by Kate F. Hays, Ph.D. 730 Yonge Street, Suite 226, Toronto ON M4Y 2B7, Canada,(416) 961-0487Is it extremely difficult for you to call for a dental appointment for yourself? Do you put off making dental appointments even though you've got dental problems? Do you space out or become excessively fearful while in the dental chair? Were you sexually abused as a child or adolescent?
By the age of 18, 1 in 3 girls and 1 in 7 boys will be sexually abused. Not only is the abuse traumatic at the time it occurs, it often has long-term disruptive consequences for the adult survivor. For example, medical procedures can be difficult to tolerate. For many survivors, going to the dentist is traumatic. They avoid visiting the dentist, have trouble making or keeping appointments, are more likely to have stress-related dental problems, and have severe distress symptoms while at the dentist. What is the connection between these symptoms of dental anxiety and childhood sexual abuse? There are a number of symbolic parallels: being alone with a person (often male) more powerful than oneself; being placed in a horizontal position; being touched; having objects put into one's mouth; being unable to swallow; and anticipating or experiencing pain. If you have some of these concerns, please know there are a number of ways to help alleviate your fears. Also, dentists are becoming more sensitive to dental anxiety triggered by early trauma.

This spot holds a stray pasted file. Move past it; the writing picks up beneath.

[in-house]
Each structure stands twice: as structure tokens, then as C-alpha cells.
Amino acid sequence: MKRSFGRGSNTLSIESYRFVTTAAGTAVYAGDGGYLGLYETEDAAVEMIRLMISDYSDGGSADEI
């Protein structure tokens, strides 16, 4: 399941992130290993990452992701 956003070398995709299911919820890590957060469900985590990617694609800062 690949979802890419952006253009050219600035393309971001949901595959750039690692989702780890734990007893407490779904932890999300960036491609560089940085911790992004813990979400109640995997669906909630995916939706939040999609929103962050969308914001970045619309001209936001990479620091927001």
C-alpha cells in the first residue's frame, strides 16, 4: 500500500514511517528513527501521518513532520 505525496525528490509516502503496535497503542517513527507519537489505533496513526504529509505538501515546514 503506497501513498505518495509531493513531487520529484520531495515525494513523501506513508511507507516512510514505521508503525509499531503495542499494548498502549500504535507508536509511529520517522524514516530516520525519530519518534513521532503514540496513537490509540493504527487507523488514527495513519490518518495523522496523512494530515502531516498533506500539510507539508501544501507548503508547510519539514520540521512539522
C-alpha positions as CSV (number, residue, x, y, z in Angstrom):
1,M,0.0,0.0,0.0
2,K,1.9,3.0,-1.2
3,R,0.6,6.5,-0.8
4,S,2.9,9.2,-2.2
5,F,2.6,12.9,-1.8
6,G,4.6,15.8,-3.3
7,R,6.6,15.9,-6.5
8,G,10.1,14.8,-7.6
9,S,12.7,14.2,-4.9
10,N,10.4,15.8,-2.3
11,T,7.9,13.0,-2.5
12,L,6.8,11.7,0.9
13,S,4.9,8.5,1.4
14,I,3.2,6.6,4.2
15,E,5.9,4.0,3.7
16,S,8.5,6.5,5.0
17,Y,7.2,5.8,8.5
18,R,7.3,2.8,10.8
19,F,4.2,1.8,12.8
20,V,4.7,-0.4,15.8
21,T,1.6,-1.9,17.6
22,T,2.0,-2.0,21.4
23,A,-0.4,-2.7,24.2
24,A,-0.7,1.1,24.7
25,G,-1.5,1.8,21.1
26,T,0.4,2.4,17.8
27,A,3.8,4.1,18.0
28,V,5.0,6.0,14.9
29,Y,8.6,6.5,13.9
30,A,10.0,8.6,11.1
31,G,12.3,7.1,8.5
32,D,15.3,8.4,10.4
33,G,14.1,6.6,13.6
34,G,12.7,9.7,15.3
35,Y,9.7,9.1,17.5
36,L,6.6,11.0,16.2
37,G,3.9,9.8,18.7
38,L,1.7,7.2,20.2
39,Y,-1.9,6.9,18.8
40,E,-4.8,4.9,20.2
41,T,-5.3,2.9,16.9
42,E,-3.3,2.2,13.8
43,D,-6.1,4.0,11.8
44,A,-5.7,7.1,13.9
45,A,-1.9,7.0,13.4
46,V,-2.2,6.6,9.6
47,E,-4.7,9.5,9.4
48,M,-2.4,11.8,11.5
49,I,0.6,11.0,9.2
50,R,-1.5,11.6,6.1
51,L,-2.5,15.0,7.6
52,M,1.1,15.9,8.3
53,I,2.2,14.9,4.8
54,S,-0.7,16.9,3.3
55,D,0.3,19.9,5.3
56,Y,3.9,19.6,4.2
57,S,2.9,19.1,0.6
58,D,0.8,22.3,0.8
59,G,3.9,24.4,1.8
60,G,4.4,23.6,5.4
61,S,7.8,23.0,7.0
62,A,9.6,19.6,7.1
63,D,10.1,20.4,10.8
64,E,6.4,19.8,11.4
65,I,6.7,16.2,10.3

|Disclaimer:||Fort Refuge is a strictly peer project, run by people who have been hurt and are trying to recover from the impact of this trauma. Anything you read on this website is an opinion only, based on personal experience of the author, and is not to be used in place of counseling, therapy, or medical or legal advice. If you or someone you know is currently in crisis or in an emergency situation and needs professional help - please call a hotline or your local emergency services; they can refer you to a qualified professional in your area.|